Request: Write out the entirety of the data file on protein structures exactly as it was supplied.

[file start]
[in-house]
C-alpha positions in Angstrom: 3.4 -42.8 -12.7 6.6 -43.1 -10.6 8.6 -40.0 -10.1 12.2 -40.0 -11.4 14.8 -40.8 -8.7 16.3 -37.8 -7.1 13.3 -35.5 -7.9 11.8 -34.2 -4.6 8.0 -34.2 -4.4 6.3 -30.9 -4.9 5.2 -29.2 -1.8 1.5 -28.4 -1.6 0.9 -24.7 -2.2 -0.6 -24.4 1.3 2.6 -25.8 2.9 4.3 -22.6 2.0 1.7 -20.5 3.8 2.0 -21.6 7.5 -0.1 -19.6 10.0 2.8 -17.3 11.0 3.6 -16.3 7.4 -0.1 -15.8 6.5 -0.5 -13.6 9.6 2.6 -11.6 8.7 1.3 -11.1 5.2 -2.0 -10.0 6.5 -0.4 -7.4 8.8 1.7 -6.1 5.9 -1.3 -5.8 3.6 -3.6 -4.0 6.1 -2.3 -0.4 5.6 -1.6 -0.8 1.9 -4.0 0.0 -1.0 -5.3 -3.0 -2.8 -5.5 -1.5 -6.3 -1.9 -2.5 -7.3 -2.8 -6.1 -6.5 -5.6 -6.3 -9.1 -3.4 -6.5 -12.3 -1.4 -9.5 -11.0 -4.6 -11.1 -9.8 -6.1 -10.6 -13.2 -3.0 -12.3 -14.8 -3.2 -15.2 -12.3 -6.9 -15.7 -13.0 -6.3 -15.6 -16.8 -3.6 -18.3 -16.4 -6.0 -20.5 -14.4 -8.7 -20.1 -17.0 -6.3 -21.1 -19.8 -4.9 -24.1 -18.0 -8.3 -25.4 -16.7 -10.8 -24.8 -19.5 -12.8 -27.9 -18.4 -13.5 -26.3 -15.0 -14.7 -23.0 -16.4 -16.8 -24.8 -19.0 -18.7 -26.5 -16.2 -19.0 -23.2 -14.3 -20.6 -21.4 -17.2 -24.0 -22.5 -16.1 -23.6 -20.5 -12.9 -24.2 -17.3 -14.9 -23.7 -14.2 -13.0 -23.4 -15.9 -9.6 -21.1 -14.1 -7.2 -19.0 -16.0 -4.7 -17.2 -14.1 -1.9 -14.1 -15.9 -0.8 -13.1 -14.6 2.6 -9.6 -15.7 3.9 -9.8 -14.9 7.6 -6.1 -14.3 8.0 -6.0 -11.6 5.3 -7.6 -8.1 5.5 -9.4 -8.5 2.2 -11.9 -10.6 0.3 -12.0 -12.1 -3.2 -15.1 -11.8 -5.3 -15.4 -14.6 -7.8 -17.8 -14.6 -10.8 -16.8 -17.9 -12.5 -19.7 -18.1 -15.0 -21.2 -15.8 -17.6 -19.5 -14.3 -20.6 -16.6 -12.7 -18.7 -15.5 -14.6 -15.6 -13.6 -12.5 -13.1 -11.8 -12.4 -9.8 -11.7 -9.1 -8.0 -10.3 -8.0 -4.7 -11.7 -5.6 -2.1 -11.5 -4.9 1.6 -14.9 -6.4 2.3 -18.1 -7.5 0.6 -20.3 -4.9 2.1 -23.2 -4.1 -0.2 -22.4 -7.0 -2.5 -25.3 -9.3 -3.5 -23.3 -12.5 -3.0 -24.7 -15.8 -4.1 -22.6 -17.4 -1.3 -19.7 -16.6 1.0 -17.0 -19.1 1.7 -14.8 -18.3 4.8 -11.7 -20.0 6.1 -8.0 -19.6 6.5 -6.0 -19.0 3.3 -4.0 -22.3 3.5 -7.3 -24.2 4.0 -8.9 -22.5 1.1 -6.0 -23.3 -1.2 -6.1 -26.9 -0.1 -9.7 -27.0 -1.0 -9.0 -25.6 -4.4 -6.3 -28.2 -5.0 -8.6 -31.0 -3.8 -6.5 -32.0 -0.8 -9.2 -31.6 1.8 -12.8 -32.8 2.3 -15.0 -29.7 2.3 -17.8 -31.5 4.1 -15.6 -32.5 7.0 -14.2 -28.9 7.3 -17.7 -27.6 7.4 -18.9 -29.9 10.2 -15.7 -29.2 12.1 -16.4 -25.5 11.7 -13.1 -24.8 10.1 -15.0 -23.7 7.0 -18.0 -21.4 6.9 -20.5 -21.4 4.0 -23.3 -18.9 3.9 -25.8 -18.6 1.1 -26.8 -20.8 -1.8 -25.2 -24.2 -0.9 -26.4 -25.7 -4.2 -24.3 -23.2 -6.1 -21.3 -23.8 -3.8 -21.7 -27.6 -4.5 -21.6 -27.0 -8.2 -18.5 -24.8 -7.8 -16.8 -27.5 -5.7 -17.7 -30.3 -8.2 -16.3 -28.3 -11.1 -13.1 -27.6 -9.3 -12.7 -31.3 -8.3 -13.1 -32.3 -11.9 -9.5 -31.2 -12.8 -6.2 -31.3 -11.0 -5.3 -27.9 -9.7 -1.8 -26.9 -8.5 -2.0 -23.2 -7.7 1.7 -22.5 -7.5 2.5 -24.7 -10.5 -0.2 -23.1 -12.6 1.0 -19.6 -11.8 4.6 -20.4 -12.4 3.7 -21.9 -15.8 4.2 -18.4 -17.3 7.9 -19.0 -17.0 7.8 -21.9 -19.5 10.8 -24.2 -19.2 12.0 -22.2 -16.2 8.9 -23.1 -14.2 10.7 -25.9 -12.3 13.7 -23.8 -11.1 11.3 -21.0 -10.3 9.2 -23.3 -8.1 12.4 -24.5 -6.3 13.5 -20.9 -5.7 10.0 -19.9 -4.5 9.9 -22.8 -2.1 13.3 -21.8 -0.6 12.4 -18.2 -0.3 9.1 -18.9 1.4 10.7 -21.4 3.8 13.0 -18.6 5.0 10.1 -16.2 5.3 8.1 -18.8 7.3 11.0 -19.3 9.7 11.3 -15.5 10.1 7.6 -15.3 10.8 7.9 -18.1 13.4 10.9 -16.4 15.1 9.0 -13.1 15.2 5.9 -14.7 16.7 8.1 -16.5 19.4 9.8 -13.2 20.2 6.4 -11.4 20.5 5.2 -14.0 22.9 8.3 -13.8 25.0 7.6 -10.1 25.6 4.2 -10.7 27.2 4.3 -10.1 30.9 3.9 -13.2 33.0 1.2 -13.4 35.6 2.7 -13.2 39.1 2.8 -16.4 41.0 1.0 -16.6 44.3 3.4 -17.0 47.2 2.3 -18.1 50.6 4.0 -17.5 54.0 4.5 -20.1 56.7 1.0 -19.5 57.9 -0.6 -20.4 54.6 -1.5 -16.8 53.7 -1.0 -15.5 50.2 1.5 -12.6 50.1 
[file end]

[in-house]
C-alpha positions in Angstrom: 3.4 -42.8 -12.7 6.6 -43.1 -10.6 8.6 -40.0 -10.1 12.2 -40.0 -11.4 14.8 -40.8 -8.7 16.3 -37.8 -7.1 13.3 -35.5 -7.9 11.8 -34.2 -4.6 8.0 -34.2 -4.4 6.3 -30.9 -4.9 5.2 -29.2 -1.8 1.5 -28.4 -1.6 0.9 -24.7 -2.2 -0.6 -24.4 1.3 2.6 -25.8 2.9 4.3 -22.6 2.0 1.7 -20.5 3.8 2.0 -21.6 7.5 -0.1 -19.6 10.0 2.8 -17.3 11.0 3.6 -16.3 7.4 -0.1 -15.8 6.5 -0.5 -13.6 9.6 2.6 -11.6 8.7 1.3 -11.1 5.2 -2.0 -10.0 6.5 -0.4 -7.4 8.8 1.7 -6.1 5.9 -1.3 -5.8 3.6 -3.6 -4.0 6.1 -2.3 -0.4 5.6 -1.6 -0.8 1.9 -4.0 0.0 -1.0 -5.3 -3.0 -2.8 -5.5 -1.5 -6.3 -1.9 -2.5 -7.3 -2.8 -6.1 -6.5 -5.6 -6.3 -9.1 -3.4 -6.5 -12.3 -1.4 -9.5 -11.0 -4.6 -11.1 -9.8 -6.1 -10.6 -13.2 -3.0 -12.3 -14.8 -3.2 -15.2 -12.3 -6.9 -15.7 -13.0 -6.3 -15.6 -16.8 -3.6 -18.3 -16.4 -6.0 -20.5 -14.4 -8.7 -20.1 -17.0 -6.3 -21.1 -19.8 -4.9 -24.1 -18.0 -8.3 -25.4 -16.7 -10.8 -24.8 -19.5 -12.8 -27.9 -18.4 -13.5 -26.3 -15.0 -14.7 -23.0 -16.4 -16.8 -24.8 -19.0 -18.7 -26.5 -16.2 -19.0 -23.2 -14.3 -20.6 -21.4 -17.2 -24.0 -22.5 -16.1 -23.6 -20.5 -12.9 -24.2 -17.3 -14.9 -23.7 -14.2 -13.0 -23.4 -15.9 -9.6 -21.1 -14.1 -7.2 -19.0 -16.0 -4.7 -17.2 -14.1 -1.9 -14.1 -15.9 -0.8 -13.1 -14.6 2.6 -9.6 -15.7 3.9 -9.8 -14.9 7.6 -6.1 -14.3 8.0 -6.0 -11.6 5.3 -7.6 -8.1 5.5 -9.4 -8.5 2.2 -11.9 -10.6 0.3 -12.0 -12.1 -3.2 -15.1 -11.8 -5.3 -15.4 -14.6 -7.8 -17.8 -14.6 -10.8 -16.8 -17.9 -12.5 -19.7 -18.1 -15.0 -21.2 -15.8 -17.6 -19.5 -14.3 -20.6 -16.6 -12.7 -18.7 -15.5 -14.6 -15.6 -13.6 -12.5 -13.1 -11.8 -12.4 -9.8 -11.7 -9.1 -8.0 -10.3 -8.0 -4.7 -11.7 -5.6 -2.1 -11.5 -4.9 1.6 -14.9 -6.4 2.3 -18.1 -7.5 0.6 -20.3 -4.9 2.1 -23.2 -4.1 -0.2 -22.4 -7.0 -2.5 -25.3 -9.3 -3.5 -23.3 -12.5 -3.0 -24.7 -15.8 -4.1 -22.6 -17.4 -1.3 -19.7 -16.6 1.0 -17.0 -19.1 1.7 -14.8 -18.3 4.8 -11.7 -20.0 6.1 -8.0 -19.6 6.5 -6.0 -19.0 3.3 -4.0 -22.3 3.5 -7.3 -24.2 4.0 -8.9 -22.5 1.1 -6.0 -23.3 -1.2 -6.1 -26.9 -0.1 -9.7 -27.0 -1.0 -9.0 -25.6 -4.4 -6.3 -28.2 -5.0 -8.6 -31.0 -3.8 -6.5 -32.0 -0.8 -9.2 -31.6 1.8 -12.8 -32.8 2.3 -15.0 -29.7 2.3 -17.8 -31.5 4.1 -15.6 -32.5 7.0 -14.2 -28.9 7.3 -17.7 -27.6 7.4 -18.9 -29.9 10.2 -15.7 -29.2 12.1 -16.4 -25.5 11.7 -13.1 -24.8 10.1 -15.0 -23.7 7.0 -18.0 -21.4 6.9 -20.5 -21.4 4.0 -23.3 -18.9 3.9 -25.8 -18.6 1.1 -26.8 -20.8 -1.8 -25.2 -24.2 -0.9 -26.4 -25.7 -4.2 -24.3 -23.2 -6.1 -21.3 -23.8 -3.8 -21.7 -27.6 -4.5 -21.6 -27.0 -8.2 -18.5 -24.8 -7.8 -16.8 -27.5 -5.7 -17.7 -30.3 -8.2 -16.3 -28.3 -11.1 -13.1 -27.6 -9.3 -12.7 -31.3 -8.3 -13.1 -32.3 -11.9 -9.5 -31.2 -12.8 -6.2 -31.3 -11.0 -5.3 -27.9 -9.7 -1.8 -26.9 -8.5 -2.0 -23.2 -7.7 1.7 -22.5 -7.5 2.5 -24.7 -10.5 -0.2 -23.1 -12.6 1.0 -19.6 -11.8 4.6 -20.4 -12.4 3.7 -21.9 -15.8 4.2 -18.4 -17.3 7.9 -19.0 -17.0 7.8 -21.9 -19.5 10.8 -24.2 -19.2 12.0 -22.2 -16.2 8.9 -23.1 -14.2 10.7 -25.9 -12.3 13.7 -23.8 -11.1 11.3 -21.0 -10.3 9.2 -23.3 -8.1 12.4 -24.5 -6.3 13.5 -20.9 -5.7 10.0 -19.9 -4.5 9.9 -22.8 -2.1 13.3 -21.8 -0.6 12.4 -18.2 -0.3 9.1 -18.9 1.4 10.7 -21.4 3.8 13.0 -18.6 5.0 10.1 -16.2 5.3 8.1 -18.8 7.3 11.0 -19.3 9.7 11.3 -15.5 10.1 7.6 -15.3 10.8 7.9 -18.1 13.4 10.9 -16.4 15.1 9.0 -13.1 15.2 5.9 -14.7 16.7 8.1 -16.5 19.4 9.8 -13.2 20.2 6.4 -11.4 20.5 5.2 -14.0 22.9 8.3 -13.8 25.0 7.6 -10.1 25.6 4.2 -10.7 27.2 4.3 -10.1 30.9 3.9 -13.2 33.0 1.2 -13.4 35.6 2.7 -13.2 39.1 2.8 -16.4 41.0 1.0 -16.6 44.3 3.4 -17.0 47.2 2.3 -18.1 50.6 4.0 -17.5 54.0 4.5 -20.1 56.7 1.0 -19.5 57.9 -0.6 -20.4 54.6 -1.5 -16.8 53.7 -1.0 -15.5 50.2 1.5 -12.6 50.1 